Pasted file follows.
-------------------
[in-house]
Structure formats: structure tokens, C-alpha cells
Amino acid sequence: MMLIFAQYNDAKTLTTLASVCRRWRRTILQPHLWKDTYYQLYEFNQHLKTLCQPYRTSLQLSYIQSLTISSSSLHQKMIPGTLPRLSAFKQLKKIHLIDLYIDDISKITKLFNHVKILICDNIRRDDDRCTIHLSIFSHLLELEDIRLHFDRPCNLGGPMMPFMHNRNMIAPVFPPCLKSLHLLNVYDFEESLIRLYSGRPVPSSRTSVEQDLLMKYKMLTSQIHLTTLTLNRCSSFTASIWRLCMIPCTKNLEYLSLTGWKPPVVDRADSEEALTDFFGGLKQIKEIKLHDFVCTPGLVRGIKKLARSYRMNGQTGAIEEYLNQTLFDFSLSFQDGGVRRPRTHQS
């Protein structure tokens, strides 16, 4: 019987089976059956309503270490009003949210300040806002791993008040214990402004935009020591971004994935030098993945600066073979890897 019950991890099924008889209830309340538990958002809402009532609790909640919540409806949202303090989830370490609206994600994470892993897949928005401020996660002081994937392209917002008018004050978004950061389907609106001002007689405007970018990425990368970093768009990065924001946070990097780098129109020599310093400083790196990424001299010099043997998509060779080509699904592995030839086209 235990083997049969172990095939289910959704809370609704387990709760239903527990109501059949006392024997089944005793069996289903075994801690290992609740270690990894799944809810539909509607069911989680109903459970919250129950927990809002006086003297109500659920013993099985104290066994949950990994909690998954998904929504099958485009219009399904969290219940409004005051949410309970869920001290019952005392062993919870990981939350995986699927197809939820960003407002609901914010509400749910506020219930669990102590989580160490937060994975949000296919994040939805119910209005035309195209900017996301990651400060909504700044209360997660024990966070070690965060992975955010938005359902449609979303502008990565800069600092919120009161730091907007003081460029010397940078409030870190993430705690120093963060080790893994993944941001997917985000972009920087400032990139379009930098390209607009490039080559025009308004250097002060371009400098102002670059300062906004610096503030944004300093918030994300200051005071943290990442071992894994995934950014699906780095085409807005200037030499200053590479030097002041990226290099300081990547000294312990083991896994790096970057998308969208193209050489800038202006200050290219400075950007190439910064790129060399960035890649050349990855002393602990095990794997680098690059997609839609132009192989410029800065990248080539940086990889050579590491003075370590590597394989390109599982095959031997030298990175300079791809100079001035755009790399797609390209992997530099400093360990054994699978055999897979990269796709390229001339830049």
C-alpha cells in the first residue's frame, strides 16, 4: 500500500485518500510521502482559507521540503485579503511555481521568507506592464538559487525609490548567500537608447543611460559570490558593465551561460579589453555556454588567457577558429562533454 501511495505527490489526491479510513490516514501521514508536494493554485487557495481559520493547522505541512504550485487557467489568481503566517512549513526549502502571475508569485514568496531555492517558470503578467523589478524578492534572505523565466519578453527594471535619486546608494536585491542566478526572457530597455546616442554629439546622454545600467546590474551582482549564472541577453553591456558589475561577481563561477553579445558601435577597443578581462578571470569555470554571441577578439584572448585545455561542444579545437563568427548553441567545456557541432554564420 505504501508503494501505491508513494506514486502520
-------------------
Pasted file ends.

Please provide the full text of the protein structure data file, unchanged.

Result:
[in-house]
Structure formats: structure tokens, C-alpha cells
Amino acid sequence: MMLIFAQYNDAKTLTTLASVCRRWRRTILQPHLWKDTYYQLYEFNQHLKTLCQPYRTSLQLSYIQSLTISSSSLHQKMIPGTLPRLSAFKQLKKIHLIDLYIDDISKITKLFNHVKILICDNIRRDDDRCTIHLSIFSHLLELEDIRLHFDRPCNLGGPMMPFMHNRNMIAPVFPPCLKSLHLLNVYDFEESLIRLYSGRPVPSSRTSVEQDLLMKYKMLTSQIHLTTLTLNRCSSFTASIWRLCMIPCTKNLEYLSLTGWKPPVVDRADSEEALTDFFGGLKQIKEIKLHDFVCTPGLVRGIKKLARSYRMNGQTGAIEEYLNQTLFDFSLSFQDGGVRRPRTHQS
């Protein structure tokens, strides 16, 4: 019987089976059956309503270490009003949210300040806002791993008040214990402004935009020591971004994935030098993945600066073979890897 019950991890099924008889209830309340538990958002809402009532609790909640919540409806949202303090989830370490609206994600994470892993897949928005401020996660002081994937392209917002008018004050978004950061389907609106001002007689405007970018990425990368970093768009990065924001946070990097780098129109020599310093400083790196990424001299010099043997998509060779080509699904592995030839086209 235990083997049969172990095939289910959704809370609704387990709760239903527990109501059949006392024997089944005793069996289903075994801690290992609740270690990894799944809810539909509607069911989680109903459970919250129950927990809002006086003297109500659920013993099985104290066994949950990994909690998954998904929504099958485009219009399904969290219940409004005051949410309970869920001290019952005392062993919870990981939350995986699927197809939820960003407002609901914010509400749910506020219930669990102590989580160490937060994975949000296919994040939805119910209005035309195209900017996301990651400060909504700044209360997660024990966070070690965060992975955010938005359902449609979303502008990565800069600092919120009161730091907007003081460029010397940078409030870190993430705690120093963060080790893994993944941001997917985000972009920087400032990139379009930098390209607009490039080559025009308004250097002060371009400098102002670059300062906004610096503030944004300093918030994300200051005071943290990442071992894994995934950014699906780095085409807005200037030499200053590479030097002041990226290099300081990547000294312990083991896994790096970057998308969208193209050489800038202006200050290219400075950007190439910064790129060399960035890649050349990855002393602990095990794997680098690059997609839609132009192989410029800065990248080539940086990889050579590491003075370590590597394989390109599982095959031997030298990175300079791809100079001035755009790399797609390209992997530099400093360990054994699978055999897979990269796709390229001339830049």
C-alpha cells in the first residue's frame, strides 16, 4: 500500500485518500510521502482559507521540503485579503511555481521568507506592464538559487525609490548567500537608447543611460559570490558593465551561460579589453555556454588567457577558429562533454 501511495505527490489526491479510513490516514501521514508536494493554485487557495481559520493547522505541512504550485487557467489568481503566517512549513526549502502571475508569485514568496531555492517558470503578467523589478524578492534572505523565466519578453527594471535619486546608494536585491542566478526572457530597455546616442554629439546622454545600467546590474551582482549564472541577453553591456558589475561577481563561477553579445558601435577597443578581462578571470569555470554571441577578439584572448585545455561542444579545437563568427548553441567545456557541432554564420 505504501508503494501505491508513494506514486502520